THE WORLD'S SECOND SIN
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From the beginning, mankind has been burdened with the attractive temptations of the world: lust of the flesh, lust of the eyes, and pride of life. “For all that [is] in the world, the lust of the flesh, and the lust of the eyes, and the pride of life, is not of the Father, but is of the world. And the world passeth away, and the lust thereof: but he that doeth the will of God abideth for ever” (1 John 2:16-17). Eve was deceived by a concentration of these enticing elements from the Tree by the Devil, and yielding, led Adam into the net of sin. The Devil tried to allure Jesus, as the son of man, into each such traps as Jesus prepared to begin His public ministry (Matthew 4). The devil dangled a perversion of nature for His fleshly appetite instead of nourishment of the spirit from the Word of God (lust of the flesh); he urged Jesus to test God's love by jumping from the pinnacle of the Temple (pride of life), and he displayed magnificent beauty of earth's dominions if Jesus would serve him (lust of the eyes). Yet though Jesus is the Son of God, He learned obedience by rejecting the same thing that brought down Adam and Eve and us their children (Hebrews 5:8,9).
Although we do not walk in the wilderness forty days nor walk in Eden's paradise, yet the Devil attracts us to sin in similar ways. This is true especially for the second sin mentioned in the Bible.
The Devil's temptation of Cain is used against the members of Christ's church. And what was Cain's initial sin that brought the fruition of murder? Was it not competing with his brother for God's grace? Was it not the sin of envy? And was it not the imposing sin of the first century Corinthian church when Paul wrote to them? “For ye are yet carnal: for whereas [there is] among you envying, and strife, and divisions, are ye not carnal, and walk as men?” (1 Corinthians 3:3).
If Paul's letter corrected this sin, it did not last long. According to the ancient writer Clementi fifty years later, the church in Corinth had regressed with envy. Has this not been so from creation? The Devil may leave for a while but does he not return? “Resist the Devil, and he will flee from you” (James 4:7); but later, the Devil returns, even as he did with our Lord Jesus. “And when the devil had ended all the temptation [to Jesus in the wilderness], he departed from him for a season” (Luke 4:13).
From ancient times then, envy has governed men's hearts to their hurt. Jacob had to flee from the face of his brother Esau. Envy made Joseph to be persecuted almost unto death, and eventual it brought bondage (Genesis 37). Envy compelled Moses to flee from the face of Pharaoh, the king of Egypt, when he heard these words from his brethren, “Who made you a judge or ruler over us? Will you kill me, as you killed the Egyptian yesterday?” (Exodus 2:14).
On account of envy, Aaron and Miriam had to make their abode without the camp (Numbers 12:14-15). Envy brought down Dathan and Abiram to Hades, through their sedition which was against God's servant Moses (Numbers 16:33). Because of envy, David not only suffered the hatred of foreigners, but was persecuted by his fellow, Saul, the king of Israel.
The Lord Jesus was crucified because of envy, for Pilate “knew that for envy they had delivered him” (Matthew 27:18). Records from the first century talk of martyrs who were victims of envy. As Clement's manuscript reads, “We should set our eyes upon the apostles, who through envy and jealousy had been persecuted and put to death. For example, Peter, who through envy, endured multiple labors until he suffered martyrdom. Also, owing to envy, Paul seven times was thrown into captivity, compelled to flee, was stoned, and eventually suffered martyrdom under the prefects. All of which can be traced to the sin of envy.”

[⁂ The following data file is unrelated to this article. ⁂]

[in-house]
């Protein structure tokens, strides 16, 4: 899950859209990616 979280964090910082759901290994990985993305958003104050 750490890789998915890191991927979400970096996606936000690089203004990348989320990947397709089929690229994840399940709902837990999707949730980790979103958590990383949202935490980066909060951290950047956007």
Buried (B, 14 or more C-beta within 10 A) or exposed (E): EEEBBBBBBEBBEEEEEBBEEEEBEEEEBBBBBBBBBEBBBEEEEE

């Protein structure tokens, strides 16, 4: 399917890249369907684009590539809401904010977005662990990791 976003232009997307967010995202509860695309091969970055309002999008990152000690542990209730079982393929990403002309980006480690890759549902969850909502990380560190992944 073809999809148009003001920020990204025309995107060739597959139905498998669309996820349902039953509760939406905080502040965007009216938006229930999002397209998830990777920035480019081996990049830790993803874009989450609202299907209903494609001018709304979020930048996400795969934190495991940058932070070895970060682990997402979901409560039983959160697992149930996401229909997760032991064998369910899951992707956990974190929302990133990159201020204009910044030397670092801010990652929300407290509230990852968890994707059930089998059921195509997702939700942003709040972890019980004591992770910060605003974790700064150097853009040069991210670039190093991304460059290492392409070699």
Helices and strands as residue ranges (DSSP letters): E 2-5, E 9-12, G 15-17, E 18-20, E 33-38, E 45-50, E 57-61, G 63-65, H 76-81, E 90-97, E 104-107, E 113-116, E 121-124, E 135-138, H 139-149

Envy has not only separated brethren. It separates family members. Clement also wrote, “Envy has alienated wives from their husbands. Envy has changed the saying of father Adam, 'This is now bone of my bones, and flesh of my flesh' (Genesis 2:23).”ii I would add, that envy has alienated husbands from wives as well. In summarizing, envy and strife have overthrown great cities and rooted up mighty nations.
Cain did not love his brother. Through the lack of love, competition for favors have always caused trouble in families and in the church. Competition is good if we direct it to ourselves in order to better ourselves. We can do better, physically and morally. “I therefore so run, not as uncertainly; so fight I, not as one that beateth the air: But I keep under my body, and bring [it] into subjection: lest that by any means, when I have preached to others, I myself should be a castaway” (1 Corinthians 9:26,27).
Rather than competing with our fellows in the church, the apostle admonishes, “in honour preferring one another” (Romans 12:10). The Apostolic Bible Polyglot says, “in the honor, for one another giving preference.”
“Love is patient and kind; love does not envy or boast; it is not arrogant or rude. It does not insist on its own way; it is not irritable or resentful; it does not rejoice at wrongdoing, but rejoices with the truth” (1 Corinthians 13:4-6).
I do not mean to minimize the good of team sports that teach us to work together. Currently “good sportmanship” also teaches us to respect one another. But competition is bad if it gives cause for the heart to envy.
Do not be a Cain. Rather, work, worship and concentrate on oneself's pleasing God; on the other hand, be grateful for and give honor to our brethern Abels for their successes.
“Throw Out the Lifeline”
iLetter to the Corinthians I. Clement of Rome. c. 95 A.D. from Ante-Nicene Fathers, vol. 9. Translated by John Keith, etc.